Medical Orders for Advance Care Planning For Your Child

One of the most difficult (and surreal!) decisions that you as a parent may have to make about your child’s care—especially when you are no longer pursuing a cure and when comfort is THE goal of care—is whether or not there should be any attempts to revive (or resuscitate) your child if and when your child’s heart or breathing stops. As part of this decision-making process, you may be asked by your child’s medical team to consider one or more of the alphabet-soup of medical orders for your child.

What they are:

  • A DNR or “Do Not Resuscitate” order applies to situations where your child has a respiratory arrest (stops breathing) or a cardiac arrest (heart stops beating). DNR means that no CPR (chest compressions, cardiac drugs, or placement of a breathing tube) will be performed.
  • A DNI or “Do Not Intubate” order means that chest compressions and cardiac drugs may be used, but no breathing tube will be placed.
  • An AND or “Allow Natural Death” order is a term used at some hospitals as an alternative to the more traditional DNR order. While a DNR simply states that no attempts should be made to restart breathing or restart the heart if it stops, an AND order is used to ensure that only comfort measures, designed to provide excellent control of pain or other symptoms, are taken. This includes withholding or discontinuing resuscitation, artificial feedings, fluids, and other treatments that prolong the dying process without adding to your child’s quality of life. Allowing a natural death means not interfering with the natural dying process.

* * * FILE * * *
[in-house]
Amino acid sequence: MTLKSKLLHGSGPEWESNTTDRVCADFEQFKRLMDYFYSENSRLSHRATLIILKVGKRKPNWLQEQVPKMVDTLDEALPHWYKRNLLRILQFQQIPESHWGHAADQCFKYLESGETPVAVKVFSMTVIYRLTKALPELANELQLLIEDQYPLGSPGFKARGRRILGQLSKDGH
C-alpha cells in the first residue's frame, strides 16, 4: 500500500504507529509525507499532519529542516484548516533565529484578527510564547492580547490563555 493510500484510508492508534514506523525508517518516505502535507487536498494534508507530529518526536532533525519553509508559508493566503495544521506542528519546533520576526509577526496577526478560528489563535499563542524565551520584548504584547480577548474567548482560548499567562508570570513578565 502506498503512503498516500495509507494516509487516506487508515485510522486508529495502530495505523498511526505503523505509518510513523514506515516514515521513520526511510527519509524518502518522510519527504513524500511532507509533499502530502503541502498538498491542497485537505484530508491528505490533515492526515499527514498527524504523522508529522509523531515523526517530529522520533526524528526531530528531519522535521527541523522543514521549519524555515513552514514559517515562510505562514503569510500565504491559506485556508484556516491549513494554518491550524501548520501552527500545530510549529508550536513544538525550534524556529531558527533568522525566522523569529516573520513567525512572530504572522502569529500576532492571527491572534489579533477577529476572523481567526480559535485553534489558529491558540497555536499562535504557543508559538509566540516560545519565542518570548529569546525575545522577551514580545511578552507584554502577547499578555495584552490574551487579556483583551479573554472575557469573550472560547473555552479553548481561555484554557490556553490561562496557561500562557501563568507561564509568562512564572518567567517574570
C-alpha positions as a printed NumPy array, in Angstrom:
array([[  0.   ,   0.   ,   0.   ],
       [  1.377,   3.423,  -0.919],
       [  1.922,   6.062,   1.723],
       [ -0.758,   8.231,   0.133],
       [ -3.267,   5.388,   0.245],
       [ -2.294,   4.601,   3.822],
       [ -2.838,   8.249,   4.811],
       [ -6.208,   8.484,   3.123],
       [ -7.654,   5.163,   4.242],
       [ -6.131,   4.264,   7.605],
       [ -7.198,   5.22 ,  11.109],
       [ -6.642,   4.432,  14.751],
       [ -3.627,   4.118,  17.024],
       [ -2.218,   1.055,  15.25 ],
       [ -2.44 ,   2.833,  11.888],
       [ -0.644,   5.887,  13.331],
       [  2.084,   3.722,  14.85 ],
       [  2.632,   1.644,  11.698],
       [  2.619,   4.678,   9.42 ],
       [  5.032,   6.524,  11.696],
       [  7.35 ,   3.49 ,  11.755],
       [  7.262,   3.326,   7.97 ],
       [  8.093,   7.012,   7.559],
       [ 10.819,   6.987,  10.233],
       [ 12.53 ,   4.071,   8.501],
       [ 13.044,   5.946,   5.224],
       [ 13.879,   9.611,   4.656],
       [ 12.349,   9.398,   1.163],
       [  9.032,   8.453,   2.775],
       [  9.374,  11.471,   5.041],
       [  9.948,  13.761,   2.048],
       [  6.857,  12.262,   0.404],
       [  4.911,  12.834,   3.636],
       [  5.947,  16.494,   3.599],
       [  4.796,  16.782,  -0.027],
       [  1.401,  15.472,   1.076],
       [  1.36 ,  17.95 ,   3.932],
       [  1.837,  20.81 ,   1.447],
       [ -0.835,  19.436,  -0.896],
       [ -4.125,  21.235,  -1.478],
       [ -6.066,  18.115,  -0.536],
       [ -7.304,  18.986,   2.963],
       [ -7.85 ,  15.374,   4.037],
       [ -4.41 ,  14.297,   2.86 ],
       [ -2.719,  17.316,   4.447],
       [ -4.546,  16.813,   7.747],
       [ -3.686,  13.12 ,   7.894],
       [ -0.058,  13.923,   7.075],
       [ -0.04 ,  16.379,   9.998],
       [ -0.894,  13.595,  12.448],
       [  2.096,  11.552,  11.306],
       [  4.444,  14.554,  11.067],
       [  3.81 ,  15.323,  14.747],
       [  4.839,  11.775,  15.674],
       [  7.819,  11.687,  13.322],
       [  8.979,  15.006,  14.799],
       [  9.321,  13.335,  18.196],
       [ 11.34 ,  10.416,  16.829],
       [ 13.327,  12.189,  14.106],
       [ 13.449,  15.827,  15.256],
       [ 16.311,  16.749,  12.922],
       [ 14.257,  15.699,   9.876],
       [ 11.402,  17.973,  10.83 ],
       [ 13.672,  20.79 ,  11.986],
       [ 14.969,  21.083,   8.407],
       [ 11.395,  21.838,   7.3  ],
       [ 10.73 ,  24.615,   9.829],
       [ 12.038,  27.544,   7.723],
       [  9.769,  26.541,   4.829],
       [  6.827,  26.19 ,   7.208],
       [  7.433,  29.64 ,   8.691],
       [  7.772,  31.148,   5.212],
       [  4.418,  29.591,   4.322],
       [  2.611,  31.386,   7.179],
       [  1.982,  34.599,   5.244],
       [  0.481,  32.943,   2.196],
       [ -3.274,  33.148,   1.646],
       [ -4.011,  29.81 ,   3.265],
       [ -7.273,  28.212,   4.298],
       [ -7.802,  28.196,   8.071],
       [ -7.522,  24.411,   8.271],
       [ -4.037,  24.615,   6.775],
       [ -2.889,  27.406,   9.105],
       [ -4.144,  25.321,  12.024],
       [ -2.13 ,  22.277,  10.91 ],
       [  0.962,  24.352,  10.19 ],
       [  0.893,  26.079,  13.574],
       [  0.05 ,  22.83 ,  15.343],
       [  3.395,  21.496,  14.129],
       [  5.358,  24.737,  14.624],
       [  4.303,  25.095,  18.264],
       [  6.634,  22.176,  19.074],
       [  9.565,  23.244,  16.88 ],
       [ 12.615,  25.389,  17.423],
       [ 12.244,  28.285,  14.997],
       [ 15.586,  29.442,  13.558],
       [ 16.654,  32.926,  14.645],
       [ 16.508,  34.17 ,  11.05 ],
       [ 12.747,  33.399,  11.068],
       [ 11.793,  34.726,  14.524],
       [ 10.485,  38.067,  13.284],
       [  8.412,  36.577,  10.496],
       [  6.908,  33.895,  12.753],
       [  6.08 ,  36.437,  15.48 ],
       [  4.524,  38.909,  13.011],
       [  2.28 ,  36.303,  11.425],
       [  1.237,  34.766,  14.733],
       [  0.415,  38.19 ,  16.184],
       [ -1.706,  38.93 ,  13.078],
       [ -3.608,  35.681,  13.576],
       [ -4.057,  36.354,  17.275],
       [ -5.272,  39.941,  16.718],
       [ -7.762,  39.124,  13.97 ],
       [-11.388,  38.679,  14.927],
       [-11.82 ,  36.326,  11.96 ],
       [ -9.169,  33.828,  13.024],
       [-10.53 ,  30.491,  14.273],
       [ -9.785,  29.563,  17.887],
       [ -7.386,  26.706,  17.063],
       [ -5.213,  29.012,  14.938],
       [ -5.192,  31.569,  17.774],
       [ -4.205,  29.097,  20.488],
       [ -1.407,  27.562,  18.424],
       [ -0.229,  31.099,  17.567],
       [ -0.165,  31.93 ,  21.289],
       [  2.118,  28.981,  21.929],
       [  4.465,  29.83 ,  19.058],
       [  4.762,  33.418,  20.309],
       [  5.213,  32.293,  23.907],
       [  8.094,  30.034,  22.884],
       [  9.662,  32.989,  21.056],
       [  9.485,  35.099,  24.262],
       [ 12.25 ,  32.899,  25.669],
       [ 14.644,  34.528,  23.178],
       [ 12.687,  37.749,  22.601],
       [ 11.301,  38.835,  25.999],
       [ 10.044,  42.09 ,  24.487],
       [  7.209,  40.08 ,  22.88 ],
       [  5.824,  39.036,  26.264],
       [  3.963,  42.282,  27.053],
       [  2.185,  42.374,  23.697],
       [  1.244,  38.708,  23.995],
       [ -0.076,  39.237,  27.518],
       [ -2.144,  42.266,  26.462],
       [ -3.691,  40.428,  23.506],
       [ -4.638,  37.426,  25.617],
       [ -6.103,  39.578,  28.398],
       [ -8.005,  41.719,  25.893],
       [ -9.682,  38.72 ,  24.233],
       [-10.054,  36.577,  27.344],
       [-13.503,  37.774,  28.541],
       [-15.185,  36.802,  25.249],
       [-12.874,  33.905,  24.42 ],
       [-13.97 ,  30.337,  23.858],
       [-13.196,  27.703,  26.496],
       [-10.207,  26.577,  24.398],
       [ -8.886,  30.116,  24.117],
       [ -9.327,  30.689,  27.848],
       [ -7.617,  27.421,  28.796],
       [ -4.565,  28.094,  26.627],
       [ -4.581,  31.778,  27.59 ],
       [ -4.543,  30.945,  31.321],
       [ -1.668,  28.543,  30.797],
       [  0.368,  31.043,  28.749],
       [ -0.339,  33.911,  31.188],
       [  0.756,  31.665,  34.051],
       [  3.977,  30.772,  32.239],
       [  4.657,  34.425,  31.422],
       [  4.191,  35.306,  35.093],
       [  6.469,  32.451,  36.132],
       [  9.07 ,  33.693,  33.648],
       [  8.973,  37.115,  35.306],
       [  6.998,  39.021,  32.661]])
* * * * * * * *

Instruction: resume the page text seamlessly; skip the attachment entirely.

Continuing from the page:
• A MOLST or Medical Orders for Life-Sustaining Treatment form is similar—it guides medical providers’ treatment of your child and covers your wishes to use or withhold a range of interventions—including intubation, ventilation and artificial nutrition.

What you decide for any of these orders will be guided by your care goals for your child, which you will discuss over time with your medical team. Pediatric palliative care providers can be particularly helpful in guiding these conversations.

What you need to know:

  • These orders do not mean “do nothing” in the event of an emergency. They do not prevent giving your child oxygen and medications to manage pain and other distressing symptoms. The goal is always to give your child the best care that will maximize their comfort and minimize unwanted outcomes.
  • The goal of these orders is to tell clinicians what not to do should your child stop breathing or his/her heart stop beating. It limits cardiopulmonary interventions that you, as a parent, feel are unlikely to benefit your child who has a life-limiting illness. Emergency personnel – such as paramedics, EMTs, and emergency physicians – must follow these orders. Without them, paramedics and EMTs are required to provide every possible medical treatment to sustain life.
  • If able, your child should participate in the discussion so you know that you are carrying out what your child wants.
  • DNR/DNI/AND/MOLST decisions are reversible and can be withdrawn or modified at any time. Your child’s medical team should be talking with you regularly about whether you still want the order(s) in place.